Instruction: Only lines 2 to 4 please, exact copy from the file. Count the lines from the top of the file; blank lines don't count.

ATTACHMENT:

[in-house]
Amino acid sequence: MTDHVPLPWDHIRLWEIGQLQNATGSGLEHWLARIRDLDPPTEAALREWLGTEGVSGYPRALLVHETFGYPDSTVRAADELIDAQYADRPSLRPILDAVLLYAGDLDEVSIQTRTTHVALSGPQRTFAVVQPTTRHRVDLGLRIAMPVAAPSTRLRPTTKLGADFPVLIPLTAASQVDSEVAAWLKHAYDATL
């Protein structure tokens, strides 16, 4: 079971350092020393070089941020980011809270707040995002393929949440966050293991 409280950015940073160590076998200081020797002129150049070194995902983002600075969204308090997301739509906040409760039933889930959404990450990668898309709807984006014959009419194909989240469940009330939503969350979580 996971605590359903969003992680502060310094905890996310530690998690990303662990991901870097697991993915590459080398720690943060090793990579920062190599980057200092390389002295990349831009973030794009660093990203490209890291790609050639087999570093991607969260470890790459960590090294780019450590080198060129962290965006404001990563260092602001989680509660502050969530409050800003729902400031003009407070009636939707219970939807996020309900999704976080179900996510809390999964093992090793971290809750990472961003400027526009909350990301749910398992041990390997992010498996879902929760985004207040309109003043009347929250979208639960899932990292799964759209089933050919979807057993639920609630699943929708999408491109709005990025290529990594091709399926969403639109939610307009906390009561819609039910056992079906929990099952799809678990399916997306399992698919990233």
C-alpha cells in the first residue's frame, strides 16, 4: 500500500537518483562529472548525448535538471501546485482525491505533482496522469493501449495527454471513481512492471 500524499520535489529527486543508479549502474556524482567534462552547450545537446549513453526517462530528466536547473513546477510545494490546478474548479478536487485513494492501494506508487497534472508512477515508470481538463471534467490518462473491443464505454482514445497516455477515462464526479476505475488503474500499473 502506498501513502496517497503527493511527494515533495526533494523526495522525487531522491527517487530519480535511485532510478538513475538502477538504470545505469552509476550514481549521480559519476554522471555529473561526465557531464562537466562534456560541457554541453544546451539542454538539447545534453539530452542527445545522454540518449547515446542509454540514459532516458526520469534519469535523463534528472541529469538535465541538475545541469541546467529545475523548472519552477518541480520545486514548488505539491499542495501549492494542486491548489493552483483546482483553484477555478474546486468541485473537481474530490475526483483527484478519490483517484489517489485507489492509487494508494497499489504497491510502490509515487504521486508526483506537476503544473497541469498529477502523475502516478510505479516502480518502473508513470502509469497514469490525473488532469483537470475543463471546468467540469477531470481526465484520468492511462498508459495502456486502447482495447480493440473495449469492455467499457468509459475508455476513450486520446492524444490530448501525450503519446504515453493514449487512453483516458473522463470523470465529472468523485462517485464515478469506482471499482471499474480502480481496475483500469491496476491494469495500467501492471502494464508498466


Amino acid sequence: MTDHVPLPWDHIRLWEIGQLQNATGSGLEHWLARIRDLDPPTEAALREWLGTEGVSGYPRALLVHETFGYPDSTVRAADELIDAQYADRPSLRPILDAVLLYAGDLDEVSIQTRTTHVALSGPQRTFAVVQPTTRHRVDLGLRIAMPVAAPSTRLRPTTKLGADFPVLIPLTAASQVDSEVAAWLKHAYDATL
């Protein structure tokens, strides 16, 4: 079971350092020393070089941020980011809270707040995002393929949440966050293991 409280950015940073160590076998200081020797002129150049070194995902983002600075969204308090997301739509906040409760039933889930959404990450990668898309709807984006014959009419194909989240469940009330939503969350979580 996971605590359903969003992680502060310094905890996310530690998690990303662990991901870097697991993915590459080398720690943060090793990579920062190599980057200092390389002295990349831009973030794009660093990203490209890291790609050639087999570093991607969260470890790459960590090294780019450590080198060129962290965006404001990563260092602001989680509660502050969530409050800003729902400031003009407070009636939707219970939807996020309900999704976080179900996510809390999964093992090793971290809750990472961003400027526009909350990301749910398992041990390997992010498996879902929760985004207040309109003043009347929250979208639960899932990292799964759209089933050919979807057993639920609630699943929708999408491109709005990025290529990594091709399926969403639109939610307009906390009561819609039910056992079906929990099952799809678990399916997306399992698919990233």
C-alpha cells in the first residue's frame, strides 16, 4: 500500500537518483562529472548525448535538471501546485482525491505533482496522469493501449495527454471513481512492471 500524499520535489529527486543508479549502474556524482567534462552547450545537446549513453526517462530528466536547473513546477510545494490546478474548479478536487485513494492501494506508487497534472508512477515508470481538463471534467490518462473491443464505454482514445497516455477515462464526479476505475488503474500499473 502506498501513502496517497503527493511527494515533495526533494523526495522525487531522491527517487530519480535511485532510478538513475538502477538504470545505469552509476550514481549521480559519476554522471555529473561526465557531464562537466562534456560541457554541453544546451539542454538539447545534453539530452542527445545522454540518449547515446542509454540514459532516458526520469534519469535523463534528472541529469538535465541538475545541469541546467529545475523548472519552477518541480520545486514548488505539491499542495501549492494542486491548489493552483483546482483553484477555478474546486468541485473537481474530490475526483483527484478519490483517484489517489485507489492509487494508494497499489504497491510502490509515487504521486508526483506537476503544473497541469498529477502523475502516478510505479516502480518502473508513470502509469497514469490525473488532469483537470475543463471546468467540469477531470481526465484520468492511462498508459495502456486502447482495447480493440473495449469492455467499457468509459475508455476513450486520446492524444490530448501525450503519446504515453493514449487512453483516458473522463470523470465529472468523485462517485464515478469506482471499482471499474480502480481496475483500469491496476491494469495500467501492471502494464508498466